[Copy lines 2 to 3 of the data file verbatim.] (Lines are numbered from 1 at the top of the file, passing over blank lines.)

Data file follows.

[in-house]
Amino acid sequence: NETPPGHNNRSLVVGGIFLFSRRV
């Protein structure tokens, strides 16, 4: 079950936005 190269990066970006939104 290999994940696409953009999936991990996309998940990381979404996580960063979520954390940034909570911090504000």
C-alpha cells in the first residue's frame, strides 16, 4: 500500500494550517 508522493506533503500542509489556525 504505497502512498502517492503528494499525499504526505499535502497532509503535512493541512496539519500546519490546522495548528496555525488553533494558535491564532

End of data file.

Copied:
Amino acid sequence: NETPPGHNNRSLVVGGIFLFSRRV
């Protein structure tokens, strides 16, 4: 079950936005 190269990066970006939104 290999994940696409953009999936991990996309998940990381979404996580960063979520954390940034909570911090504000």